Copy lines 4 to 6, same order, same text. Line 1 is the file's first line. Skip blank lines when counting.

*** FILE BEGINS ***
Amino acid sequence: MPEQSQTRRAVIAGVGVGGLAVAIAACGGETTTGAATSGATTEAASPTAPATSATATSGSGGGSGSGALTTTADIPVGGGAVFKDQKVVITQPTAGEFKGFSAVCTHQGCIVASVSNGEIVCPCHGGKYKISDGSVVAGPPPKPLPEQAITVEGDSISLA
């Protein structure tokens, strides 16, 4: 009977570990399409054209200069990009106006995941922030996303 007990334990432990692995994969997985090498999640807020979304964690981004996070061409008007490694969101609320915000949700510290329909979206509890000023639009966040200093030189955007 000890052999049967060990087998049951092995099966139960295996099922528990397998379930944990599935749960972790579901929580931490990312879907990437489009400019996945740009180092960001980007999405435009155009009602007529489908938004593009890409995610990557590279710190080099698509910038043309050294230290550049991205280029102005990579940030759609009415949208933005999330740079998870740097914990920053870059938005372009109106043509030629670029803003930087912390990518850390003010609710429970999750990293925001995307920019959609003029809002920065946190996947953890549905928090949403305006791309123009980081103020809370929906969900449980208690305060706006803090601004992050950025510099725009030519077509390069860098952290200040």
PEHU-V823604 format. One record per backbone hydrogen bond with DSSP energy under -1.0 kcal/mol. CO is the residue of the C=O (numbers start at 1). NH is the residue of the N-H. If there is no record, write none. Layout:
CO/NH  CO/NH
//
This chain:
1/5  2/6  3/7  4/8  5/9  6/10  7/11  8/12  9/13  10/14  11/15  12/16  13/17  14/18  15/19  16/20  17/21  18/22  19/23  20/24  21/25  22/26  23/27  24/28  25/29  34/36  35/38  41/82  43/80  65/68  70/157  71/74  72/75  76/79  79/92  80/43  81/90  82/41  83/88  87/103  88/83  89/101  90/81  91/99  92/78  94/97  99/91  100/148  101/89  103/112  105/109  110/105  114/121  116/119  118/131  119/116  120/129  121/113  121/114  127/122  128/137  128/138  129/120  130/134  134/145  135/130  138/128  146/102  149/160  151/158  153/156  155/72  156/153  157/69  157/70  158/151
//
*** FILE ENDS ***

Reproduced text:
CO/NH  CO/NH
//
This chain: